• Treatment for COPD is usually long-term so you should continue to use the inhaler unless you are advised otherwise by your doctor. If you are currently using any other inhalers or nebulisers to help your breathing, please discuss with your doctor if there are any of these that you should no longer use. This is because you should not use other antimuscarinic bronchodilators as well as glycopyrronium.
  • Try to keep your regular appointments with your doctor. This is so your doctor can review your condition on a regular basis.
  • If you find that your symptoms are becoming worse or that you need to use a reliever (rescue) inhaler more regularly, contact your doctor or nurse for advice straightaway.
  • COPD is usually caused by smoking, so the most important treatment is to stop smoking. Smoking causes irritation and damage to your lungs, and will make your condition worse. Speak with your doctor or practice nurse for further advice if you are having difficulty in stopping smoking.
  • People with COPD who exercise regularly, tend to have a better quality of life. If you are not used to exercise, a daily walk is a good start if you are able to do this. Speak with your doctor about what level of activity will help your breathing and keep you as fit as possible.
  • If you are overweight, it may help your breathing if you try to lose weight. This is because being overweight means that you have to work much harder to breathe in to inflate your lungs. A dietician will be able to give you advice on how to eat a healthy diet and lose weight.
  • Remember to arrange to have your yearly 'flu jabs' each autumn. This will help protect you against influenza and any chest infections that develop due to it.

Along with their useful effects, most medicines can cause unwanted side-effects although not everyone experiences them. The table below contains some of the more common ones associated with glycopyrronium. The best place to find a full list of the side-effects which can be associated with your inhaler, is from the manufacturer's printed information leaflet supplied with the inhaler. Alternatively, you can find an example of a manufacturer's information leaflet in the reference section below. Speak with your doctor or pharmacist if any of the following continue or become troublesome.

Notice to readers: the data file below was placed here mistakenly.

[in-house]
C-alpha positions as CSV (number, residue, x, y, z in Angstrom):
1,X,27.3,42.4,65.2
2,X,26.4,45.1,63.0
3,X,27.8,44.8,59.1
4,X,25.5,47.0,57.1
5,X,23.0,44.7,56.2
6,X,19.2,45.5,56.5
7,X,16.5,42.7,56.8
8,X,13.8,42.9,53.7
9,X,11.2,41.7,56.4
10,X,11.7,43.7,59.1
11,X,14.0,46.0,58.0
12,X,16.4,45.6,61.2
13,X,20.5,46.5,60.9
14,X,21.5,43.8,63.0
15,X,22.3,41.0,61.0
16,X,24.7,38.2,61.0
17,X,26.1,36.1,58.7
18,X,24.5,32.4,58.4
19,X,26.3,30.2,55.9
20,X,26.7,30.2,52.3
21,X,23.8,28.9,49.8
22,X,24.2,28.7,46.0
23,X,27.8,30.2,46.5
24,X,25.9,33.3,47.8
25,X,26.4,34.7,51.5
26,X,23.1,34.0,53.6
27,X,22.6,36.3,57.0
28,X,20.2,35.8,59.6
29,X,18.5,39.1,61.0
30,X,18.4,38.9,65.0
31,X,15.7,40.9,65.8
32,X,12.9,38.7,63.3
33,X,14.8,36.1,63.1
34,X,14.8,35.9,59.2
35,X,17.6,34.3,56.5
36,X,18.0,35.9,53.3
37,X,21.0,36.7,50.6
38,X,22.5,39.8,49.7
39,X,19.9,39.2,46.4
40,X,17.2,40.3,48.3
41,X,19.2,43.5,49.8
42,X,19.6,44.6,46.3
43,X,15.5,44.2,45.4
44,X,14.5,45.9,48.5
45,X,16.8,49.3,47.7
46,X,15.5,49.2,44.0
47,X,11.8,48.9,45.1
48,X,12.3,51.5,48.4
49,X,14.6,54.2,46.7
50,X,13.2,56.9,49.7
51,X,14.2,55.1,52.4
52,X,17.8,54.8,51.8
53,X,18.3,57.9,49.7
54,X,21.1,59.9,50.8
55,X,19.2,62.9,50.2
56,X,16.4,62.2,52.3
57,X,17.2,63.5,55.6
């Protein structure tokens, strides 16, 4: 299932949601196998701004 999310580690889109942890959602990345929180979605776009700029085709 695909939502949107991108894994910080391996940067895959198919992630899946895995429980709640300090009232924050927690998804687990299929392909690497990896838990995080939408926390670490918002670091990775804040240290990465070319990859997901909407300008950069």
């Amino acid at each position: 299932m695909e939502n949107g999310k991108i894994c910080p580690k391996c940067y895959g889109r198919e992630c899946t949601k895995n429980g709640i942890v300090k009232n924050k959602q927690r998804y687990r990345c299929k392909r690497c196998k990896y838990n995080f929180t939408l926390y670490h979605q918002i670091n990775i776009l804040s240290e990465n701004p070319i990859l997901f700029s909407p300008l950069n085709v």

Common glycopyrronium side-effects (these affect less than 1 in 10 people)What can I do if I experience this?
HeadacheAsk your pharmacist to recommend a suitable painkiller
Dry mouthTry chewing sugar-free gum or sucking sugar-free sweets
Diarrhoea, or stomach acheThis should soon pass, but if it becomes troublesome, speak with your doctor
Sleeping problems, nose and throat irritationIf any of these become troublesome, speak with your doctor

If you experience any other symptoms which you think may be due to the inhaler, please speak with your doctor or pharmacist for further advice.

  • Keep all medicines out of the reach and sight of children.
  • Store in a cool, dry place, away from direct heat and light.
  • Do not use the same inhaler device for longer than 30 days. You will be given a new inhaler to use with each supply of capsules.

Never use more than the prescribed dose. If you suspect that you or someone else might have had an overdose of this medicine, go to the accident and emergency department of your local hospital. Take the container with you, even if it is empty.

If you buy any medicines check with a pharmacist that they are safe to take with your other medicines.

If you are having an operation or any dental treatment, tell the person carrying out the treatment which medicines you are taking.

This medicine is for you. Never give it to other people even if their condition appears to be the same as yours.

Do not keep out-of-date or unwanted medicines. Take them to your local pharmacy which will dispose of them for you.

If you have any questions about this medicine ask your pharmacist.

Further reading & references

Disclaimer: This article is for information only and should not be used for the diagnosis or treatment of medical conditions. EMIS has used all reasonable care in compiling the information but makes no warranty as to its accuracy. Consult a doctor or other healthcare professional for diagnosis and treatment of medical conditions. For details see our conditions.

Original Author:
Helen Allen
Current Version:
Peer Reviewer:
Dr Helen Huins
Document ID:
28630 (v2)
Last Checked:
Next Review:
The Information Standard - certified member